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Visitors relive glory days at school museum

Joy Krein, a volunteer at the School District Archives Museum, shows off a booster girl uniform on display that is identical to one she wore as a booster girl.

Joy Krein, a volunteer at the School District Archives Museum, shows off a booster girl uniform on display that is identical to one she wore as a booster girl. Photo by Jade McDowell.

— Anyone looking to take a weekend trip down memory lane is sure to be taken back to their school years by a visit to the School District Archive Museum, which opened for the year on May 4.

Visitors might remember their glory days as a football player as they look at old sports uniforms and trophies. They might spot a poster and photos from a play they were in. They might see themselves (or family members) in yearbooks, newspaper articles and class photos from elementary school. Or maybe familiar items like the words to the school fight song — which hung on The Dalles High School gym wall for decades — will bring back memories.

“People love coming,” said volunteer Joy Krein. “They’re amazed at what they see when they first come in. The first thing everyone does is go look themselves up in the yearbooks, and then look at the trophies and then if they came in with other people for a reunion they just talk and talk and talk.”

The museum, housed in the former Wahtonka High School and open from 10 to 3 on Saturdays, May to September, contains memorabilia from the old District 12 and District 9 as well as the newer North Wasco County School District 21.

Krein said she started volunteering at the museum because she was “enthralled” by all of the history she found there, from photos of her father as a football player to a dress exactly like the one she wore during her Booster Girl days.

Volunteer Jerry Commander said he mostly works with the shelves full of trophies, which he tries to repair and keep clean even though “a lot of them are pretty beat up.” The championship trophies are kept in the main room of the museum while the rest are organized by year in a separate room.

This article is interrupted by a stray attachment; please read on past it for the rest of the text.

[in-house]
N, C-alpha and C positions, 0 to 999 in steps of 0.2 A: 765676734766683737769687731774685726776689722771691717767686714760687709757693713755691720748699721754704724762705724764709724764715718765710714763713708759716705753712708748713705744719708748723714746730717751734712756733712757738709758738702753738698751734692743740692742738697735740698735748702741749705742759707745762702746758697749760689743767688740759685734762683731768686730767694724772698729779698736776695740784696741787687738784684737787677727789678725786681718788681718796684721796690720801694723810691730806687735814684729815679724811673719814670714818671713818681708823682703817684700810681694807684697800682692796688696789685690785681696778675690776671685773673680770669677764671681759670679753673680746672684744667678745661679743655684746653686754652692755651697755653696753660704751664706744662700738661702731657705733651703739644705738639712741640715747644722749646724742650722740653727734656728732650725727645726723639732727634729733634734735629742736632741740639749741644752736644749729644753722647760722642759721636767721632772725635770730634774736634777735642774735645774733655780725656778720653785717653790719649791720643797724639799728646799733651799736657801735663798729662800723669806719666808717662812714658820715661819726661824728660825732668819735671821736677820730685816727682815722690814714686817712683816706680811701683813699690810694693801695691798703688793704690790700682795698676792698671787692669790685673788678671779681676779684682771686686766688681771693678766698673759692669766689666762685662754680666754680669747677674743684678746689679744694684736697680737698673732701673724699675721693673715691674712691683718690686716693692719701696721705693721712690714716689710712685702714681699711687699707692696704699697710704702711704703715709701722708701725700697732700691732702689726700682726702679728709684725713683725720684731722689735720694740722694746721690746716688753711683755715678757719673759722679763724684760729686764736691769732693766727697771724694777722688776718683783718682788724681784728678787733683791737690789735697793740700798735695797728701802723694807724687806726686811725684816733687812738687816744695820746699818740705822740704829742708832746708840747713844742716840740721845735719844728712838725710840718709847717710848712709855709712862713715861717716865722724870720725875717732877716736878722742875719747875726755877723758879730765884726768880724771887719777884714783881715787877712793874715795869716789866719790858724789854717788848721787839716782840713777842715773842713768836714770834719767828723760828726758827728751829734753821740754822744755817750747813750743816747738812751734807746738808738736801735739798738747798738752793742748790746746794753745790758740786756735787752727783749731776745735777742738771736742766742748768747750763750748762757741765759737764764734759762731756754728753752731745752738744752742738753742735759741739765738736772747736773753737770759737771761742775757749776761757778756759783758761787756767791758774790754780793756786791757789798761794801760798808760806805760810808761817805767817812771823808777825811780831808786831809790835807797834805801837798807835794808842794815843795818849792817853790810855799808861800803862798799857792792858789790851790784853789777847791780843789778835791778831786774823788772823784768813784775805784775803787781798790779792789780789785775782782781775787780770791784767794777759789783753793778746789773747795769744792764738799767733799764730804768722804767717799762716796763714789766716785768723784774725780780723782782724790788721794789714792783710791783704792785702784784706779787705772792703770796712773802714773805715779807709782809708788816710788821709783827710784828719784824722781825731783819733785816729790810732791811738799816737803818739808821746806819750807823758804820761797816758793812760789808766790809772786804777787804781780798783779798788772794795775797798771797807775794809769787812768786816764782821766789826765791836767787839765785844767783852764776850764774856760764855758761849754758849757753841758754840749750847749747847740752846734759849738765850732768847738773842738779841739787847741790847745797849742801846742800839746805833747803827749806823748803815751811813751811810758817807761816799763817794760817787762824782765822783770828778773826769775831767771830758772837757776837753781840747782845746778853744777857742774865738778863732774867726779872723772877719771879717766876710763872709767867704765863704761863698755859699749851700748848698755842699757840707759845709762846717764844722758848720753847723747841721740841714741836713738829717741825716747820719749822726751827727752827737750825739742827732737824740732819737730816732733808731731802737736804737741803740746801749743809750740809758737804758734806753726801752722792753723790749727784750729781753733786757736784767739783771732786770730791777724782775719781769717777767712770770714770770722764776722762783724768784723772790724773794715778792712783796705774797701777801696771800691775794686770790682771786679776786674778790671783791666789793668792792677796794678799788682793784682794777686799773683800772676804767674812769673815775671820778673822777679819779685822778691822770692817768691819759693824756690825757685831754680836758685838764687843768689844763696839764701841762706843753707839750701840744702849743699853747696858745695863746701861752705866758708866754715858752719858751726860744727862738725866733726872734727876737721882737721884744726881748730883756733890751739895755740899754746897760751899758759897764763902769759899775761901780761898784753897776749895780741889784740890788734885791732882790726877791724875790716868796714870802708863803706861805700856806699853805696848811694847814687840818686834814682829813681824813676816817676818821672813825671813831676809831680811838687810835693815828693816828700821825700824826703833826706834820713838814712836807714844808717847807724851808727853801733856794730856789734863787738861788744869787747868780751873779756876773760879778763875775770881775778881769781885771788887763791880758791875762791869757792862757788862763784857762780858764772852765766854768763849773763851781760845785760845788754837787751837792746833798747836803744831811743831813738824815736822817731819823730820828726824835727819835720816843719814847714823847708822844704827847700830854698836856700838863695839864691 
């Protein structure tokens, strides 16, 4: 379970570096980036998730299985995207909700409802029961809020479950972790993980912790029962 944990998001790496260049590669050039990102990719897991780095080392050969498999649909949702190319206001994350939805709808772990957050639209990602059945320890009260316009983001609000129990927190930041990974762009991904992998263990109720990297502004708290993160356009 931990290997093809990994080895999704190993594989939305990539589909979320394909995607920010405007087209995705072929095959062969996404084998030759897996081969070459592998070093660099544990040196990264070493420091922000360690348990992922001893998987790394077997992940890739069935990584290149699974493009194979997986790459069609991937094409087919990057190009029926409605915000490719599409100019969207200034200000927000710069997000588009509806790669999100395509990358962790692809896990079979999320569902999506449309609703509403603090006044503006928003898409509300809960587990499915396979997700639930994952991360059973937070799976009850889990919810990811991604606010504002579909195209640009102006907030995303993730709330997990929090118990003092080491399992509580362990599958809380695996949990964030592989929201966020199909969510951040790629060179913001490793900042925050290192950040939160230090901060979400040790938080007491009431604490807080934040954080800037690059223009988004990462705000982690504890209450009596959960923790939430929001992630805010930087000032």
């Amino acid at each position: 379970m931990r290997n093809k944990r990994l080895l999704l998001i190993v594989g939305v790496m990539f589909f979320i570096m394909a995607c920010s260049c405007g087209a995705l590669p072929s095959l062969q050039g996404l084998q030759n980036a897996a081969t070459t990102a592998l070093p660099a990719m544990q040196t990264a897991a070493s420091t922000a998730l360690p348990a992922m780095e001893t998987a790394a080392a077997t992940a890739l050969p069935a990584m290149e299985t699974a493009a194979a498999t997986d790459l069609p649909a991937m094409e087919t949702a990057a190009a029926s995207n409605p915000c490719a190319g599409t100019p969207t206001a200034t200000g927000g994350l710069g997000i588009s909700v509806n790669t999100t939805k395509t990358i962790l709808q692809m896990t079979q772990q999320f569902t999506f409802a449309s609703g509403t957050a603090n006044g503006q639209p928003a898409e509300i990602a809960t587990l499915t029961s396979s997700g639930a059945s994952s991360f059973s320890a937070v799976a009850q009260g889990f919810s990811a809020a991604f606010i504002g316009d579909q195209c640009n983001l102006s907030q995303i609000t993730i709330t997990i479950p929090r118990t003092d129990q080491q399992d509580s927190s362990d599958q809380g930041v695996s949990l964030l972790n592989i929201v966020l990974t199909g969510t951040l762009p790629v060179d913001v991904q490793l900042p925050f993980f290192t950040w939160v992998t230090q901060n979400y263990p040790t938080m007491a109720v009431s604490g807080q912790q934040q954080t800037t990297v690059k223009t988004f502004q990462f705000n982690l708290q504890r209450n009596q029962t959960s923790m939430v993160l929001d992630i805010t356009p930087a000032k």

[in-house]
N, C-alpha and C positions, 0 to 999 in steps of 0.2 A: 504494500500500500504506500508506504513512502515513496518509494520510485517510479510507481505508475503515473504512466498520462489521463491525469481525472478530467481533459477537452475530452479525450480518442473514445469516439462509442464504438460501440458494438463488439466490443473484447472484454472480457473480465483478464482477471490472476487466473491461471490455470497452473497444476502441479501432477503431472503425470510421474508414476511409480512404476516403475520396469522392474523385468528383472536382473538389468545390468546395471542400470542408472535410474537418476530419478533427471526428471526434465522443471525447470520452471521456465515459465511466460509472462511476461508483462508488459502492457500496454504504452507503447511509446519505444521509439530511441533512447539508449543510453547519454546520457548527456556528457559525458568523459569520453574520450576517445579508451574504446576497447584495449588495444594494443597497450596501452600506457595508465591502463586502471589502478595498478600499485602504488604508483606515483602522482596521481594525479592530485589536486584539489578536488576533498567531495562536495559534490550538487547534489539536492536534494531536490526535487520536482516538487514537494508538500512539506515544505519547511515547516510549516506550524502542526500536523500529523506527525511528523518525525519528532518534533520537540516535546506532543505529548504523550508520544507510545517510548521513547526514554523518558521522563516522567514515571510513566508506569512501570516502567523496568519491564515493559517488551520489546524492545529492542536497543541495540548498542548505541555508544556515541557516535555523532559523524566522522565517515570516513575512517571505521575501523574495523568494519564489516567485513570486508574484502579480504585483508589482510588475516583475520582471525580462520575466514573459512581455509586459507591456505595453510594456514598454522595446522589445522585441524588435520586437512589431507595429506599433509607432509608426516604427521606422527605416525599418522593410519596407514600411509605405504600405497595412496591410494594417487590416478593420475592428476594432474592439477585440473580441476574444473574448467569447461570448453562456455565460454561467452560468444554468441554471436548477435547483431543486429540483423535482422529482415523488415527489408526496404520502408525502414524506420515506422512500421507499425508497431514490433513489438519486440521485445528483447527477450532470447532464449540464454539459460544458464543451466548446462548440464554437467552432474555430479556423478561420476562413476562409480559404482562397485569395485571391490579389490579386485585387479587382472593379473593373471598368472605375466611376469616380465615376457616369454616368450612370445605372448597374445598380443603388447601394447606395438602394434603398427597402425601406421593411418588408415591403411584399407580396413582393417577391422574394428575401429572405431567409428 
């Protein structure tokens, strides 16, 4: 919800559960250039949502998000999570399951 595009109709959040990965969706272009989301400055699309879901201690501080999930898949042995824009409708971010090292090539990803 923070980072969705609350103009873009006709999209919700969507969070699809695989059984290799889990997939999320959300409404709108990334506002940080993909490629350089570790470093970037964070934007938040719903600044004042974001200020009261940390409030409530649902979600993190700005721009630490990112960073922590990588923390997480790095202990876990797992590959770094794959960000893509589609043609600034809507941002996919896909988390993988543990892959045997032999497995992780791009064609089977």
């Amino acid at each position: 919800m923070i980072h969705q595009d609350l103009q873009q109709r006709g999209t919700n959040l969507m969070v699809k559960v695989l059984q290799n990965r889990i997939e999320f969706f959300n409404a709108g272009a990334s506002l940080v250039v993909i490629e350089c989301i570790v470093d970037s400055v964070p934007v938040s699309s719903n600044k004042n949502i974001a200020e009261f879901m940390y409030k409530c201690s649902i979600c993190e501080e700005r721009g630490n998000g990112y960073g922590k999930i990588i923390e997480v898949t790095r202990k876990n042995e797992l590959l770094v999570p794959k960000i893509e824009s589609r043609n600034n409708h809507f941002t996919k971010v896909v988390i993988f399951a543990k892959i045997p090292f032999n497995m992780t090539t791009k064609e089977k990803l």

“Some are just blank,” he said of the trophies that have been donated or discovered since the museum opened. “It just says ‘conference championship’ and we have no idea what year or what sport it is. We try to go through old yearbooks and figure it out.”

Sleuthing is an important job of the museum volunteers, who often show up on Saturdays to find someone has anonymously dropped off a box of memorabilia whose origins aren’t clear.

Rymmel Lovell, the museum’s volunteer curator, said when she receives photos with no names attached she often finds herself trying to judge what yearbooks she should be searching through based on the hairstyles and clothing in the photo. Sometimes she gets her answer when an alumnus comes in and recognizes a classmate.

Lovell was one of the original founders of the museum. It began in 2004, when then-District 12 superintendent Cheryl Crawley asked Lovell to pull together a variety of memorabilia for an event that was a 150 year anniversary celebration of District 12. It also marked the end of District 12, which was dissolved along with District 9 when District 21 was created.

“Each of the schools brought out their archives, and at the end of the party they didn’t take them back so I packed them up,” Lovell said.

Eventually she brought them out again to create the School District Archive Museum along with memorabilia she collected from the former District 9. District 21 gives the museum a free space at the Wahtonka Campus but Lovell said the museum is run by volunteers separately from the district.

Lovell said the collection grows each year as more alumni donate items. She said alumni also loan the museum items, and she loans items to alumni planning class reunions.

“They’re not my things. I’m just the caretaker,” she said.

Lovell said the museum is in need of more volunteers so that the current crop doesn’t have to be there every Saturday during the summer. She said she is also looking for volunteers for specific projects, such as helping digitize slides.

Commander said the biggest need for memorabilia donations is probably The Dalles High School sports uniforms, which have proven very hard to come by.

“Wahtonka’s were all saved, but The Dalles High’s, I think they gave them away. We’ve hear rumors they’re somewhere around but we haven’t found them yet,” Commander said.

Monetary donations for the museum are accepted and go to acid-free archiving paper and other materials to store museum items during the off months.

For more information about the museum or volunteering contact Lovell at tlovell@netcnct.net or 541-296-6546.

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